A penetrating tale about suburbia and the social relationships people form to survive in the modern world from bestselling author Hugh MacKay.
Winter Close, a small, undistinguished cul-de-sac is home to an eclectic, vibrant group of people: the dubious Chika, eccentric old Mrs Spenser, the self-conscious Abels, the mysterious Stuthridges and the laid back Upton and Sexy Goods - just to name a few.
For Tom, a divorced counsellor living alone, Winter Close is his herd, the people he cares about. According to Tom, neighbours are like family, you can't choose them and you don't always like them, but you're bound to them.
Tom is pleasant to this family but conscious not to pry into their lives. It comes as a shock then to discover that his reserved, introverted manner may have isolated him from the rest of the residents. In fact he might not know them as well as he thinks.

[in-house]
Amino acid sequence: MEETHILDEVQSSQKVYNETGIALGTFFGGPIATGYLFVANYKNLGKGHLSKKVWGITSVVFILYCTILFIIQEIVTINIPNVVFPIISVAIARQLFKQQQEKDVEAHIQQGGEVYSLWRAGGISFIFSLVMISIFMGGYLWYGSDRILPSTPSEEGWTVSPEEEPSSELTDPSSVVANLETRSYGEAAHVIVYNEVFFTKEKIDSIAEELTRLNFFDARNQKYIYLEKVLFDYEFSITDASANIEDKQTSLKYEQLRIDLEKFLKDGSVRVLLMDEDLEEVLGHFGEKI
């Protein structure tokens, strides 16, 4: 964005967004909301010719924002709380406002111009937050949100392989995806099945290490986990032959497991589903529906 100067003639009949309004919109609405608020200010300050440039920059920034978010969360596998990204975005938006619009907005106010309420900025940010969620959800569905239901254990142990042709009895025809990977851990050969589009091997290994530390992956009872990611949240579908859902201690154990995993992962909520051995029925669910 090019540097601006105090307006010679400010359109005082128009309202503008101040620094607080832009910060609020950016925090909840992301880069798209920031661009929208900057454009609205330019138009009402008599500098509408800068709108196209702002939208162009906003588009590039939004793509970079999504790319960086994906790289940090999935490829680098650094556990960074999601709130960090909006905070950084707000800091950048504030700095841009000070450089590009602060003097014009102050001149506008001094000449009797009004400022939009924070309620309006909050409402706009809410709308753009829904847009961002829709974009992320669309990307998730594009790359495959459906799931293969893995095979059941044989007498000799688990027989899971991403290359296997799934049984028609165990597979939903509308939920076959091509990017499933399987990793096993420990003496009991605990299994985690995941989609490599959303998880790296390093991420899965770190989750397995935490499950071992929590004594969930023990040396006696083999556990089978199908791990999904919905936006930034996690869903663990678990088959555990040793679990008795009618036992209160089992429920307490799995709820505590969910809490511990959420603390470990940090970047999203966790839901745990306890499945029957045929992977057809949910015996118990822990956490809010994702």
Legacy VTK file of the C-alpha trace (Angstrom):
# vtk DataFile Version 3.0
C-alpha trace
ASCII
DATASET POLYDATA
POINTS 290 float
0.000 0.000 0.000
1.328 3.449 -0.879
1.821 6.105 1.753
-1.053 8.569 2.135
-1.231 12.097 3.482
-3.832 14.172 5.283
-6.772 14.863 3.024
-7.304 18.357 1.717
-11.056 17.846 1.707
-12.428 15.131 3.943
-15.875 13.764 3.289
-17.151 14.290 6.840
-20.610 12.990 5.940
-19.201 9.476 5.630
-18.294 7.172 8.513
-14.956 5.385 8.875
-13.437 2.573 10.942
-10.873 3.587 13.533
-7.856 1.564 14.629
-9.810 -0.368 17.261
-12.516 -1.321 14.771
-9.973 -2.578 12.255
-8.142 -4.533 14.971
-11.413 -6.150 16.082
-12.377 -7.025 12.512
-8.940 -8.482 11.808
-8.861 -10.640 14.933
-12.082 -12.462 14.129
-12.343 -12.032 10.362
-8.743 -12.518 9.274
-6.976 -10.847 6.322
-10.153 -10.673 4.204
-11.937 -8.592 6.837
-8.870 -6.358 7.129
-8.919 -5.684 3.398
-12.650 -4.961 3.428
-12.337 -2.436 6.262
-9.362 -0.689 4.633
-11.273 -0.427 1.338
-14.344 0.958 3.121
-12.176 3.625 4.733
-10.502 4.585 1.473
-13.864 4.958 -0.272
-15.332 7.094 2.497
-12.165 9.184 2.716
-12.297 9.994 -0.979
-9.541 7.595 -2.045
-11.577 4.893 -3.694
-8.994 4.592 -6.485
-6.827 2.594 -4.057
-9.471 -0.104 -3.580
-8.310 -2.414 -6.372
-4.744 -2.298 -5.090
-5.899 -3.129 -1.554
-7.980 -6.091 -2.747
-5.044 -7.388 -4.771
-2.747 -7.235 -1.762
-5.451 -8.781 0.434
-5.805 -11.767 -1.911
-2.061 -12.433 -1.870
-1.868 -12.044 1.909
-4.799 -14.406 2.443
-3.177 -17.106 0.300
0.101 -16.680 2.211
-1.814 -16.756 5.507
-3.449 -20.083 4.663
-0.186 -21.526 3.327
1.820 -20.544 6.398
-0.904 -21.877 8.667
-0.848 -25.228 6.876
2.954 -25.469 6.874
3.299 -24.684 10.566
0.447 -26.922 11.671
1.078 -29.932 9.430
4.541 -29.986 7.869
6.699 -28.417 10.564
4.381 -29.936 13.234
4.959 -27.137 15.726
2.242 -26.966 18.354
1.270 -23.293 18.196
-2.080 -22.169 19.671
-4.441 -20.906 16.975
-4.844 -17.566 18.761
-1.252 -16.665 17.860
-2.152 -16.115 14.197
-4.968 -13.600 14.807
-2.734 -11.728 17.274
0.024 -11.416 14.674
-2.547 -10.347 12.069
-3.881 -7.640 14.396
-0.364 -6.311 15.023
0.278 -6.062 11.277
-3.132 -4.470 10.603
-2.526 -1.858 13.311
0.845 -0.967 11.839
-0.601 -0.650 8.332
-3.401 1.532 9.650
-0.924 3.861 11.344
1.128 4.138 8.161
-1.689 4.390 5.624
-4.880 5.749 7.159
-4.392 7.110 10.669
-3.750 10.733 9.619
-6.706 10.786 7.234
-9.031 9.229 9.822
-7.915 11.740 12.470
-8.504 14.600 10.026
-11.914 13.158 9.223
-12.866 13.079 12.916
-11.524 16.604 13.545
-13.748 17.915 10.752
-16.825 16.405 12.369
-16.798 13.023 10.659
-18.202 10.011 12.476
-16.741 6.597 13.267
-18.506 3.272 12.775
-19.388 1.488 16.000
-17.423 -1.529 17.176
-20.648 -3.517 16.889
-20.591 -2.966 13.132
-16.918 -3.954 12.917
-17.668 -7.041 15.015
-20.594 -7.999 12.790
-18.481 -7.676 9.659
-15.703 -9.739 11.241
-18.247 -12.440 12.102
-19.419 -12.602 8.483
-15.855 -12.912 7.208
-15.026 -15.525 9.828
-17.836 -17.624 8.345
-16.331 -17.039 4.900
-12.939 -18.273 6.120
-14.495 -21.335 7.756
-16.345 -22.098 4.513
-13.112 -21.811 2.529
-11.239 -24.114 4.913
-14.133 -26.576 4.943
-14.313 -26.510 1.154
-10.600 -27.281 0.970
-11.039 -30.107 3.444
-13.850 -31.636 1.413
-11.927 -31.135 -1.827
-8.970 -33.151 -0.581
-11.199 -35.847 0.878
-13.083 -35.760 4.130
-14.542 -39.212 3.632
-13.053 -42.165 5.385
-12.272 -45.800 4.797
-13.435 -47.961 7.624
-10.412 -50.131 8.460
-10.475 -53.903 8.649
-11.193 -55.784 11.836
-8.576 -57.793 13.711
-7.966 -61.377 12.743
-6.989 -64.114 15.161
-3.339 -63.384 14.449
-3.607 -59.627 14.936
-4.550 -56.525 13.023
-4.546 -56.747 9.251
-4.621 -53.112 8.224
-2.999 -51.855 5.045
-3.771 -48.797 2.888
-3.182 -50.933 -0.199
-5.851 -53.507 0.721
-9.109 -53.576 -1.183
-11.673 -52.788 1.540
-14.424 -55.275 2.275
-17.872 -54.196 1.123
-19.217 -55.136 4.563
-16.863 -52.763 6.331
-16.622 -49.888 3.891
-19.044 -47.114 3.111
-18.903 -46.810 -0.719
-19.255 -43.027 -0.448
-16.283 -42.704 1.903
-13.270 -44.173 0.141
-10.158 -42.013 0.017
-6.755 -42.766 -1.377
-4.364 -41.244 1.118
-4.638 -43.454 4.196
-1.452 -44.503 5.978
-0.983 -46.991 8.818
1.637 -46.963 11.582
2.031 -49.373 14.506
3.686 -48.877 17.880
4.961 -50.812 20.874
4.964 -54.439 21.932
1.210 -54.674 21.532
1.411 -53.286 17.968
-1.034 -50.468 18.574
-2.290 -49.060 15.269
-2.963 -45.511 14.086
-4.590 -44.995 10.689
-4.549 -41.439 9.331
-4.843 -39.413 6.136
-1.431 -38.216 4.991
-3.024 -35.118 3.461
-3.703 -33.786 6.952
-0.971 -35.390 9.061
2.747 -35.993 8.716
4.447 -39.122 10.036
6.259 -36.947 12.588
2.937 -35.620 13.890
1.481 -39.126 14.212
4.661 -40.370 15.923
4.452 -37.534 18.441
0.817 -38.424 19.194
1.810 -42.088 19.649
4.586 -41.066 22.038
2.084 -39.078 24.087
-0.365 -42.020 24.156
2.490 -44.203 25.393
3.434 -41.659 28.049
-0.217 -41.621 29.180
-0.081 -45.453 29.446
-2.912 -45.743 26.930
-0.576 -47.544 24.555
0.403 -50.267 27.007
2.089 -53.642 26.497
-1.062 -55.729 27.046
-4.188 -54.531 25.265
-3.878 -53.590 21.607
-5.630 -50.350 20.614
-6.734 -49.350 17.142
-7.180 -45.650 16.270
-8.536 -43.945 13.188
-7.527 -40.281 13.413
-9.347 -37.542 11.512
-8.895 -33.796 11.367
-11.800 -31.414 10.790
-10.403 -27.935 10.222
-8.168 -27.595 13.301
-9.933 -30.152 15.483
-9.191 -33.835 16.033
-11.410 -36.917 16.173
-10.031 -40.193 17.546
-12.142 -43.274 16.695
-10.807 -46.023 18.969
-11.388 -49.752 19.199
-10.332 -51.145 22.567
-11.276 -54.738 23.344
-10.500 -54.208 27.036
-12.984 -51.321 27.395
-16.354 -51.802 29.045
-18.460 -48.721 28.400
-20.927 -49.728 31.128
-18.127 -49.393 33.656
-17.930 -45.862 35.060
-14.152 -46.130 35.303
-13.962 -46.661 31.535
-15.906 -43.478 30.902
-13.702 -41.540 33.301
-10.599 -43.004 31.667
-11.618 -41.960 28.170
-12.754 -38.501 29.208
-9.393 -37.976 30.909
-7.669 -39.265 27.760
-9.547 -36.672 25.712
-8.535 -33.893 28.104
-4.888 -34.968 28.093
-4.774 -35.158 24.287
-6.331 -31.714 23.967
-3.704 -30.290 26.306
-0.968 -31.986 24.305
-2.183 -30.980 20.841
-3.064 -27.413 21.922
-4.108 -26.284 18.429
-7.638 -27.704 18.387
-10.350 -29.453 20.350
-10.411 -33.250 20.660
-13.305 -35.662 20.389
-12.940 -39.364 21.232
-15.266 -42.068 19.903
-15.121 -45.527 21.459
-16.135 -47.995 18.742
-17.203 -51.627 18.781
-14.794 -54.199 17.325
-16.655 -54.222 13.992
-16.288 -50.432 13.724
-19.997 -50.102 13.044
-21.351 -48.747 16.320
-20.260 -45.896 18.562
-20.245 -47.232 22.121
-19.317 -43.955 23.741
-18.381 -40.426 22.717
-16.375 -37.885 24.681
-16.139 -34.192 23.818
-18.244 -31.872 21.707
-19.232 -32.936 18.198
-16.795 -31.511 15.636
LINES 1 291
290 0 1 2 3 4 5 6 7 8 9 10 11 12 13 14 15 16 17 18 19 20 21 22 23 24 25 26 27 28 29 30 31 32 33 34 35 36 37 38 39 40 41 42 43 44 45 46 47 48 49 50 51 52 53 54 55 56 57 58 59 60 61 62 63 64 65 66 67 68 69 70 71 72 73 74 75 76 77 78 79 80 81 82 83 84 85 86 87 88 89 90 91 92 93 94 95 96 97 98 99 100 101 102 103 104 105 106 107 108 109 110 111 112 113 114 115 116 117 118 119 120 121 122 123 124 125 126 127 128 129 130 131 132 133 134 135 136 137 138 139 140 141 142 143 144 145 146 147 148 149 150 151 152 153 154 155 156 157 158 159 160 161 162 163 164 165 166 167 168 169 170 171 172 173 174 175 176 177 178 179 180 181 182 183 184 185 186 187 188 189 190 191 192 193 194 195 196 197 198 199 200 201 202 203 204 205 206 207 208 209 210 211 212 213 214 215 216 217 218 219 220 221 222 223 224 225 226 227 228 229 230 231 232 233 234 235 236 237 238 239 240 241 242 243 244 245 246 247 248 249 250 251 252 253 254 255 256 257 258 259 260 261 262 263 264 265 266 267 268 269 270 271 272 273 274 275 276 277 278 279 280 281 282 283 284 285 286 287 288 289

As Tom starts to see his neighbours for the people they are, rather than the people he imagined they were, he starts to drop his own guard and discover himself.
Hugh Mackay is the author of three previous novels, Little Lies (1996), House Guest (1997) and The Spin (1999). Hugh is a psychologist and highly regarded social commentator. He writes a weekly column for the Sydney Morning Herald, Age and West Australian and is the author of three best-selling books in the field of social psychology: Reinventing Australia (1993), The Good Listener (1994) and Generations (1997). He lives in Sydney.